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The Doppelgänger

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Edited By Deborah Ascher Barnstone

The Doppelgänger – the double, twin, mirror image or alter ego of someone else – is an ancient and universal theme that can be traced at least as far back as Greek and Roman mythology, but is particularly associated with two areas of study: psychology, and German literature and culture since the Romantic movement. Although German language literature has been a nexus for writing on the Doppelgänger, there is a paucity of scholarly work treating a broader selection of cultural products from the German-speaking world. The essays in this volume explore the phenomenon of the double in multiple aspects of German visual culture, from traditional art forms like painting and classical ballet to more contemporary ones like film, photography and material culture, and even puppet theatre. New ways of understanding the Doppelgänger emerge from analyses of various media and time periods, such as the theme of the double in a series of portraits by Egon Schiele, the doubling of silk by rayon in Weimar Germany and its implications for class distinctions in Germany, and the use of the x-ray as a form of double in Thomas Mann’s Magic Mountain and Christoph Schlingensief’s performance art.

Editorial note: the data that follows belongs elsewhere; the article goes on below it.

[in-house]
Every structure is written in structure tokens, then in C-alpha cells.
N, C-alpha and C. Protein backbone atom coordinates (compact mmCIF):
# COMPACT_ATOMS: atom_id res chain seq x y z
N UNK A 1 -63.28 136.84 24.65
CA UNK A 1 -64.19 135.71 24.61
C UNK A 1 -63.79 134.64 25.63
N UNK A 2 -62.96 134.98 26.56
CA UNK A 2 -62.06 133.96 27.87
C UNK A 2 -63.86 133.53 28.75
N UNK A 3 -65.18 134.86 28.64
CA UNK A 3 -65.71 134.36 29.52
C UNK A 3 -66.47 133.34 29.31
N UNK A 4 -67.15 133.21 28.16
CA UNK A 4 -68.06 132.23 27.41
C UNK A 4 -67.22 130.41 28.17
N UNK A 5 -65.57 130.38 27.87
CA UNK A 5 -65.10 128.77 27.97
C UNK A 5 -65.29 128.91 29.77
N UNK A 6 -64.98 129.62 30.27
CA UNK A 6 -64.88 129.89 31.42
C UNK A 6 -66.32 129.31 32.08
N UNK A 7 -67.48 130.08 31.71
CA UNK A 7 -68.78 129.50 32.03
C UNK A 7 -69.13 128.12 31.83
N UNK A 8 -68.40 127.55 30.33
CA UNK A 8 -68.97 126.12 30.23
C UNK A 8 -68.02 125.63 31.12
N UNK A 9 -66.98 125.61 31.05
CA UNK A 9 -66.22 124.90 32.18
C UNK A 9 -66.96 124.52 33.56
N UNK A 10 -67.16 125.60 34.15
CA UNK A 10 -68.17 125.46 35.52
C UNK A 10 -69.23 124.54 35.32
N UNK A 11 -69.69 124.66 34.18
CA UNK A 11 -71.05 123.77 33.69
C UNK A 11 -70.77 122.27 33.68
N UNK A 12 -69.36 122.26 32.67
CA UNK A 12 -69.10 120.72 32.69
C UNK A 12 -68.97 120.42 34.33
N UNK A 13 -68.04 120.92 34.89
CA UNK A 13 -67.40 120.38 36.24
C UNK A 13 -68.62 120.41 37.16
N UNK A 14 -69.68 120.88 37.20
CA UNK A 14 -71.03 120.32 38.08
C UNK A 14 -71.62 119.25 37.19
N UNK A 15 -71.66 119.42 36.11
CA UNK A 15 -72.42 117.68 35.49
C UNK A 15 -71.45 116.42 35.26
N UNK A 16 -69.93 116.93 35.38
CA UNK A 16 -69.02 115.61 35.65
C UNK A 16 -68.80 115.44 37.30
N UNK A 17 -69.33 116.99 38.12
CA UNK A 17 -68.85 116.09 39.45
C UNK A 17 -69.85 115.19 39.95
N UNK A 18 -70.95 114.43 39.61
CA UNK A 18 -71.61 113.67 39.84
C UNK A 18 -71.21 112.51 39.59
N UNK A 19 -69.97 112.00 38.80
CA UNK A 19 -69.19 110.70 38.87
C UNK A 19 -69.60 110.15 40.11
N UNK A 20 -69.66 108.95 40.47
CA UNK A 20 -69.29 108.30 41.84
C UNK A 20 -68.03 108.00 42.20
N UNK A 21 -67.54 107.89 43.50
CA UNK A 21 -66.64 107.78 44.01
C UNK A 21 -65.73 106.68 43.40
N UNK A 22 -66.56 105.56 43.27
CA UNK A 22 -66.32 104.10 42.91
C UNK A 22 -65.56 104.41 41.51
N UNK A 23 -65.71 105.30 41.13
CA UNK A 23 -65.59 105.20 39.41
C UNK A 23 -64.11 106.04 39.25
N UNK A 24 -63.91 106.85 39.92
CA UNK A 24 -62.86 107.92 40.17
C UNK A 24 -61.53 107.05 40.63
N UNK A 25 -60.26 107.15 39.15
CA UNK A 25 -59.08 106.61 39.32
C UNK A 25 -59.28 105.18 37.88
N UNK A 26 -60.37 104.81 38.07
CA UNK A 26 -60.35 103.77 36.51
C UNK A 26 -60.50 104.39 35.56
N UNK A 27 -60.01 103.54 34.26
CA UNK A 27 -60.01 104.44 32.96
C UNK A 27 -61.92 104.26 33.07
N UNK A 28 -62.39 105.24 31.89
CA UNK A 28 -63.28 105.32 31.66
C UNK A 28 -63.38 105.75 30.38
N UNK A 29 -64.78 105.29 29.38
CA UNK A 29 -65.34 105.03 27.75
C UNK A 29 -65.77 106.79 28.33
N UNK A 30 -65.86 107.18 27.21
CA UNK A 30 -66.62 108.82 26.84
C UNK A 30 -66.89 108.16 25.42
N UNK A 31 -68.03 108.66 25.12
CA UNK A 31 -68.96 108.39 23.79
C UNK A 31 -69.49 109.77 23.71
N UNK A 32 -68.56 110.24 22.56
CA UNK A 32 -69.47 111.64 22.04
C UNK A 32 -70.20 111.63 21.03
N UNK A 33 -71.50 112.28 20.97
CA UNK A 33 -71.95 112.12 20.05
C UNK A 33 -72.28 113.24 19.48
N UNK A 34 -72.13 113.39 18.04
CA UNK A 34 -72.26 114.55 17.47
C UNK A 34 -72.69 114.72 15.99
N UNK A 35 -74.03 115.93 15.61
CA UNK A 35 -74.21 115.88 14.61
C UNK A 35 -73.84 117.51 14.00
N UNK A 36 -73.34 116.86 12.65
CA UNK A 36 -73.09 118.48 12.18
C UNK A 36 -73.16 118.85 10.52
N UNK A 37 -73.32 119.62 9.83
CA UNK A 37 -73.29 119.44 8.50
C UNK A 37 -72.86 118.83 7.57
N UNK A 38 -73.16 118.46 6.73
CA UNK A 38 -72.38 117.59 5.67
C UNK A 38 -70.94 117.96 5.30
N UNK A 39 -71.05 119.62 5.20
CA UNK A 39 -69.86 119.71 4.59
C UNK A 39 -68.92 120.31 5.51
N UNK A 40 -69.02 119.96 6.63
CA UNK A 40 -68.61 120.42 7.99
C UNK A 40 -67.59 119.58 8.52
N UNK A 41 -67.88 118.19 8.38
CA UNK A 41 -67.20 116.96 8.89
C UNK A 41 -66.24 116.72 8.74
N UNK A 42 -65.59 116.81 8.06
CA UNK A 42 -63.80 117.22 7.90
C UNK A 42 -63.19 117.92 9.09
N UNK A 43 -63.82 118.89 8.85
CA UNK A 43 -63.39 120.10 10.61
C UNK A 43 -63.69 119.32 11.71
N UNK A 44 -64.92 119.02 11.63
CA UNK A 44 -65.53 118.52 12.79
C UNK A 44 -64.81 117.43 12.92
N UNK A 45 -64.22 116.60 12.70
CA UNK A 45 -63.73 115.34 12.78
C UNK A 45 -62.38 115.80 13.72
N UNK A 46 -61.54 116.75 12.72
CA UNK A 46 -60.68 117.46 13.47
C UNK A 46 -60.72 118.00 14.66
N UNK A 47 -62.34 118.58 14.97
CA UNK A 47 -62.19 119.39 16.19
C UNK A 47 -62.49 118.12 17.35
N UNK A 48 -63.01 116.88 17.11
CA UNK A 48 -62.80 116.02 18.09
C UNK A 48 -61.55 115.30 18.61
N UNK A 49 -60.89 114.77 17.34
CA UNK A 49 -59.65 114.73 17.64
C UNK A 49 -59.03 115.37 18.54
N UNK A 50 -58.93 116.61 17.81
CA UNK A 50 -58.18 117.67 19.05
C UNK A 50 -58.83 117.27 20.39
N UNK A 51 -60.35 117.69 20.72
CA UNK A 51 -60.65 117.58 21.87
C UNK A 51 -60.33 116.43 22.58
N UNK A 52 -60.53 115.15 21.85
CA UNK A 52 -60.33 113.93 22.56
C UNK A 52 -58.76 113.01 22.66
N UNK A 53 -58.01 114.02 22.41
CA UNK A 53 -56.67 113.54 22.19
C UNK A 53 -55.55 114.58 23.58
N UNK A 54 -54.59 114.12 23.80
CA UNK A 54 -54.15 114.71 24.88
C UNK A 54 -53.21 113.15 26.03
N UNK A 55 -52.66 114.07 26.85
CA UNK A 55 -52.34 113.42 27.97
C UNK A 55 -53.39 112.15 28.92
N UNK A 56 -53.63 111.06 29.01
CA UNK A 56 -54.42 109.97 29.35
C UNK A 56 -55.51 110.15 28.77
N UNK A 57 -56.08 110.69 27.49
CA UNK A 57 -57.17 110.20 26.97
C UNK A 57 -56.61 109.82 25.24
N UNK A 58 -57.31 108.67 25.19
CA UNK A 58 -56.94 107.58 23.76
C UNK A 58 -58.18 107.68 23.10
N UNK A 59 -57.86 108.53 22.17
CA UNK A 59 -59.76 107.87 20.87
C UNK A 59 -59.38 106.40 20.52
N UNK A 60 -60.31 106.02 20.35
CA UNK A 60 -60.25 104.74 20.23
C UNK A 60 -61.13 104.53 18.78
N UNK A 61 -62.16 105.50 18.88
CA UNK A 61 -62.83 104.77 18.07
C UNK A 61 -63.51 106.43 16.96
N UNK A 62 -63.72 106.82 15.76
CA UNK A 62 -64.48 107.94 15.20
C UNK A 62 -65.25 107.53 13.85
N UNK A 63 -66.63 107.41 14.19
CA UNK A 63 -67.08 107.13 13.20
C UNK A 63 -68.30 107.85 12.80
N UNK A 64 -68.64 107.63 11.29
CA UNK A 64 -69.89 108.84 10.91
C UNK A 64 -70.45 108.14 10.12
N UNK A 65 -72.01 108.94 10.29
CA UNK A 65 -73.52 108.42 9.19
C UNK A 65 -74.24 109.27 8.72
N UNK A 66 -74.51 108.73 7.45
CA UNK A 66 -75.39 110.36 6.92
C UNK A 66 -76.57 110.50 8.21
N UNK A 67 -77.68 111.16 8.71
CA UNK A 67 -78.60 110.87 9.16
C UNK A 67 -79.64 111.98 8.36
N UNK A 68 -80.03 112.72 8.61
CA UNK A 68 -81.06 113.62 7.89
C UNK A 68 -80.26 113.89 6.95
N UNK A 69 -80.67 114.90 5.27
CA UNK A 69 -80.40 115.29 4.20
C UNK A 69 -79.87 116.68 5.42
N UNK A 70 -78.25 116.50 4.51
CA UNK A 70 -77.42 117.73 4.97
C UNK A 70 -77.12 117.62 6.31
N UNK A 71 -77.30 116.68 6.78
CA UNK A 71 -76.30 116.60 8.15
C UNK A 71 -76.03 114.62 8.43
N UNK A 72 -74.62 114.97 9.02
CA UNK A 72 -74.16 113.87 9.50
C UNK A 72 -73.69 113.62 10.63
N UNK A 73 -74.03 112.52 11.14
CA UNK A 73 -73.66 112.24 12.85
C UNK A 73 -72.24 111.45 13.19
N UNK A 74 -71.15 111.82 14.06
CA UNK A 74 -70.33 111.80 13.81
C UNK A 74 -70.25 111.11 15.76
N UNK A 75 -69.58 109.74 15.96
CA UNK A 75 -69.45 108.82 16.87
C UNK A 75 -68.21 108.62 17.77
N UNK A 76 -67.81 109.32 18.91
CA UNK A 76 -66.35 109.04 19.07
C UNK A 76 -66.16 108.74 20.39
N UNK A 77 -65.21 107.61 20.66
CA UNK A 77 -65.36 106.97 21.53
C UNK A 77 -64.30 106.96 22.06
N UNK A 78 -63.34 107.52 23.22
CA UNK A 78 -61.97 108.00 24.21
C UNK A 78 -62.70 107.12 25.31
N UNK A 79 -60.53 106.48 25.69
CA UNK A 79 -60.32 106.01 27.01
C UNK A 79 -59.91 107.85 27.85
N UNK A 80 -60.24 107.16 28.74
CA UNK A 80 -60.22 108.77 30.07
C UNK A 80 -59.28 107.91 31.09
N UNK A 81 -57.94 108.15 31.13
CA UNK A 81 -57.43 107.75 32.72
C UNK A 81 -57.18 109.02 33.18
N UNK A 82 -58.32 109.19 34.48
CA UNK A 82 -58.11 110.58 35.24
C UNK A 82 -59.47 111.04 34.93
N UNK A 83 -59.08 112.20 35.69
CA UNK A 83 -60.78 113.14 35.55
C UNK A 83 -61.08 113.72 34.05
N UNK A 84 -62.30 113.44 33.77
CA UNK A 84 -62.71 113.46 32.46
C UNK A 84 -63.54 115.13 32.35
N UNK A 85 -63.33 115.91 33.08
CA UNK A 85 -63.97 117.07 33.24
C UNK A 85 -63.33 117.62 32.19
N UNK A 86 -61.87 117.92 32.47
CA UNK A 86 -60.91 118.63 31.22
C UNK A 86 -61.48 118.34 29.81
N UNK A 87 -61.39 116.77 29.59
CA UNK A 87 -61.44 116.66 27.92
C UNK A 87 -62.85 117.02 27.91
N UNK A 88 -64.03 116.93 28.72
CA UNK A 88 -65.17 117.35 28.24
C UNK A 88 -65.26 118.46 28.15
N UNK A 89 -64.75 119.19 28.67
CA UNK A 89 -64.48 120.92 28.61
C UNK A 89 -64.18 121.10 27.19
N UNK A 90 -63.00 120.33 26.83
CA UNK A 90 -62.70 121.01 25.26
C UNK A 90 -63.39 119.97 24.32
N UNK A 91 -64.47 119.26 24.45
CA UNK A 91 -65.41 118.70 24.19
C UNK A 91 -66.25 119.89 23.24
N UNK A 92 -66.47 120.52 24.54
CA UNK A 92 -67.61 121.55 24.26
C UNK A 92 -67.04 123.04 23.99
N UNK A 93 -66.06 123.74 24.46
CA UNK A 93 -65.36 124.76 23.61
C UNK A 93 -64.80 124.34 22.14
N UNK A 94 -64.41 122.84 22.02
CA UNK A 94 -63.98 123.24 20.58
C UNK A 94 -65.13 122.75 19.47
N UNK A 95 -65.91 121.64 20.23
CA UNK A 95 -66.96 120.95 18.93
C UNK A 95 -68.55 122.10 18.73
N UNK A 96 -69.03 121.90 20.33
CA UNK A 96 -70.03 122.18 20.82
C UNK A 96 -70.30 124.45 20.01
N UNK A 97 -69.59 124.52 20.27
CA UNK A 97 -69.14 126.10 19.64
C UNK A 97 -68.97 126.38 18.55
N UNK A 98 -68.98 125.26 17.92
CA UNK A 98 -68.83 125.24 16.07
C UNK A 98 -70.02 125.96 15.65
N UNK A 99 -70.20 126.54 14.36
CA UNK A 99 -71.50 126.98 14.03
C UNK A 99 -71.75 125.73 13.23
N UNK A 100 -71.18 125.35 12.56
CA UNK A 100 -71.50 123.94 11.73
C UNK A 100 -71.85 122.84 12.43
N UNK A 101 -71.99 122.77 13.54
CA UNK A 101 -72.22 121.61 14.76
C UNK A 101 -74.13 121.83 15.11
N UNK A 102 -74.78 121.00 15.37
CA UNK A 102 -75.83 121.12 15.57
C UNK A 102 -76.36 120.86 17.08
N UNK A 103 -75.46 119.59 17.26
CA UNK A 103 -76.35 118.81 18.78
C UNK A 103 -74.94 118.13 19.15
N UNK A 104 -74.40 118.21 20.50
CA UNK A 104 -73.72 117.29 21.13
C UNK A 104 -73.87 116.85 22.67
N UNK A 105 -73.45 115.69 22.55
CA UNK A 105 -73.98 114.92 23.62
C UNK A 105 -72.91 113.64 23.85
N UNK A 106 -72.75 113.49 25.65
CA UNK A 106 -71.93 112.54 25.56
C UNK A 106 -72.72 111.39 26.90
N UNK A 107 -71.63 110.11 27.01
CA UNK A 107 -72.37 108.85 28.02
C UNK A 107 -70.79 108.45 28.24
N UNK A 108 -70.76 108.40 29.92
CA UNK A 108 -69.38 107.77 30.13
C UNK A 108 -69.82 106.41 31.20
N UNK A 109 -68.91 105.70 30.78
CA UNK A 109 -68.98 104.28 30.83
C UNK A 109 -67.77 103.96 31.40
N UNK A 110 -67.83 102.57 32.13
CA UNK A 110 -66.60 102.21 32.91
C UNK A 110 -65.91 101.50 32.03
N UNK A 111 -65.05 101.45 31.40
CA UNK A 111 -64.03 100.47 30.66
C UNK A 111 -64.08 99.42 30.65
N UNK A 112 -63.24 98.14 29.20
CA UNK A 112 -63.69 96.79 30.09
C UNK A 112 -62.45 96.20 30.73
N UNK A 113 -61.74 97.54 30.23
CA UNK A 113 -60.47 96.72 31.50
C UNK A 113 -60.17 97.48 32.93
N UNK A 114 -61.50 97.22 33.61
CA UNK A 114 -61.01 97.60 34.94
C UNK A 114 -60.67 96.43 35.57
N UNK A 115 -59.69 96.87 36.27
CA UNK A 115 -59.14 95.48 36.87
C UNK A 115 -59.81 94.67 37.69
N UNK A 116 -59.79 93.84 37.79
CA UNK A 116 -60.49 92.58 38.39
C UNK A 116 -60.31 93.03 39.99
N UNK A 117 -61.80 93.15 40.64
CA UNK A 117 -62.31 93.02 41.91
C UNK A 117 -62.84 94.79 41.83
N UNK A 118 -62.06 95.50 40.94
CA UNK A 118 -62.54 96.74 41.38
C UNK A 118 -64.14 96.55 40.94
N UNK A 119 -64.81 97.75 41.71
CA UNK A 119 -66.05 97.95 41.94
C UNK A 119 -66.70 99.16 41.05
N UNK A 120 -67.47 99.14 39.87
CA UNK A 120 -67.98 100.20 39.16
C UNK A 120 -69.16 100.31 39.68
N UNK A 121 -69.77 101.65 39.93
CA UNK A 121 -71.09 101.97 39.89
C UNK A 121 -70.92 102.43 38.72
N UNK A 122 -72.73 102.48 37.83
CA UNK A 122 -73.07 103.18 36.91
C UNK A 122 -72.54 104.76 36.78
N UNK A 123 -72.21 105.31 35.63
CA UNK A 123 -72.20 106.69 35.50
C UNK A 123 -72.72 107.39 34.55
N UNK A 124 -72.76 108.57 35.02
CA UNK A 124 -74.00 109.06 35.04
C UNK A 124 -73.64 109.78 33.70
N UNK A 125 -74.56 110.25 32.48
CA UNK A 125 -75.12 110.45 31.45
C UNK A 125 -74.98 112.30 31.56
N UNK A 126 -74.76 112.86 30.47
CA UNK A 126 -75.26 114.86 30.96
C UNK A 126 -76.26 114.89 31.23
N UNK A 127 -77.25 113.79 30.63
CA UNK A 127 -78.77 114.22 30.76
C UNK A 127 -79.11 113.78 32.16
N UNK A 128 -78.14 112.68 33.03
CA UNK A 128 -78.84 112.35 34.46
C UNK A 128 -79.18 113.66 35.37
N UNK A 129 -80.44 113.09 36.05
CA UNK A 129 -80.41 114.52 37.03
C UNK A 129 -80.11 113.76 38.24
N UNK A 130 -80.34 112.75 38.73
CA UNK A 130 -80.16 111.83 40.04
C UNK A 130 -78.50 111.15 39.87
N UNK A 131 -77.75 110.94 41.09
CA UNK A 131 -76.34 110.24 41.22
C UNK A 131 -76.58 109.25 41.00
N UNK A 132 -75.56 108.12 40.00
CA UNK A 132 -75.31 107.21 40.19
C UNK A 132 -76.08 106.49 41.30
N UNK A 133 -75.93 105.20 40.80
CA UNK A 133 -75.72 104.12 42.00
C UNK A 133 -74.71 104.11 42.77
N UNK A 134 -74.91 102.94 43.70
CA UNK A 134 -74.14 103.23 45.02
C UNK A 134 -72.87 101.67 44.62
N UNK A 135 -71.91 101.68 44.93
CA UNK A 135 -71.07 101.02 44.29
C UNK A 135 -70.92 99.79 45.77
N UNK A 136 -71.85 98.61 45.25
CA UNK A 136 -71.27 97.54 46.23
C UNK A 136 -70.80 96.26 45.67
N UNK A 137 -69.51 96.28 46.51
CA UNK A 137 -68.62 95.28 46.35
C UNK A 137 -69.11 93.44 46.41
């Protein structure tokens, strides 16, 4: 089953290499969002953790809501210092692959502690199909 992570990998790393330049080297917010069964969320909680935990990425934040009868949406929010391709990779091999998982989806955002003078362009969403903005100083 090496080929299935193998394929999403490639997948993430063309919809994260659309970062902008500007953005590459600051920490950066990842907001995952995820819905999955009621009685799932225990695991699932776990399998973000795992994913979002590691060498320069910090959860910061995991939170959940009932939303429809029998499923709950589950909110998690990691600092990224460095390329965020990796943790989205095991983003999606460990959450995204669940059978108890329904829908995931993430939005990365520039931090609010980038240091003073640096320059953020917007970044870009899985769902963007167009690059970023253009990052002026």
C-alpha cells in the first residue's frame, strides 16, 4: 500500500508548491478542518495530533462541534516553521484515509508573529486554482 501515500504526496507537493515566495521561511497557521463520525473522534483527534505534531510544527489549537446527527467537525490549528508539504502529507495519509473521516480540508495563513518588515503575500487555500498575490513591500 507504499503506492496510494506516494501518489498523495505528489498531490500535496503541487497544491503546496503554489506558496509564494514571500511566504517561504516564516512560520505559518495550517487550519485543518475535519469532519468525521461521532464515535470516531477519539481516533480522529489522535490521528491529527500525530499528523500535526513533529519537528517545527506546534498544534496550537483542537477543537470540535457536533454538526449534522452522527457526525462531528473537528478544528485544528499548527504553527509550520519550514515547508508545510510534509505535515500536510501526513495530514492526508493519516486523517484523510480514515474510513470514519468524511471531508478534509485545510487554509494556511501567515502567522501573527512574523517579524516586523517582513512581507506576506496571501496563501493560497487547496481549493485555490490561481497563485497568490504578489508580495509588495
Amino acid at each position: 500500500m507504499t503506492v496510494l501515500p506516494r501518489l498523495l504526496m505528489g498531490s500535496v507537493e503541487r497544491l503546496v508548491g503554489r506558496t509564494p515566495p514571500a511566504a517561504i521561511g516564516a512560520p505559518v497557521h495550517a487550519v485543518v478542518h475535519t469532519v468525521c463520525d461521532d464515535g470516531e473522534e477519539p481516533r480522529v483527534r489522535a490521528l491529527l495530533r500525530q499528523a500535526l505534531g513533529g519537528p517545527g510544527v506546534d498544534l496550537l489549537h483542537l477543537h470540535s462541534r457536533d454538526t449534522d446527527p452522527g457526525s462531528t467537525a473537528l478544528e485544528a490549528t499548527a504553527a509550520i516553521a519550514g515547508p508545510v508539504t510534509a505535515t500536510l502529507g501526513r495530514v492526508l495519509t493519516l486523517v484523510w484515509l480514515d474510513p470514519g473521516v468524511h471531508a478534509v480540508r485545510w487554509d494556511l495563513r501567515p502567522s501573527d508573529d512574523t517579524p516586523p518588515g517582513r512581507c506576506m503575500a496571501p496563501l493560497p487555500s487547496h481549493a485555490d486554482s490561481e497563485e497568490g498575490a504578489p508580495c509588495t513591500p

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GERMAN VISUAL CULTURE

SERIES EDITORS

Professor Deborah Ascher Barnstone (University of Technology Sydney, Australia) Professor Thomas O. Haakenson (California College of the Arts, USA)

German Visual Culture offers an innovative approach to German Studies within the diverse and growing field of Visual Culture. The series invites scholarship by artists, designers, academics and curators across all media forms and time periods. It engages with traditional art historical methods as well as inventive interdisciplinary ones, recognizing the scholarly merits of both. Of particular interest are provocative perspectives on archival materials, original scholarship on emerging and established visual forms, and new readings of history through the lens of visual culture. The series offers a much-needed venue for expanding how we engage with the field of Visual Culture in general.

The series is the publishing project of the Visual Culture Network (VCN) for the German Studies Association in the United States. Proposals for revised dissertations, monographs and edited volumes from a wide range of comparative, theoretical and methodological perspectives are welcome. Prospective authors are encouraged to submit proposals on any aspect of German Visual Culture, including projects that address such themes as new media, intermediality, gender, identity, memory, nostalgia, spectacle, trauma, the double, East/West, dissent and fetishism. We publish in both English and German.

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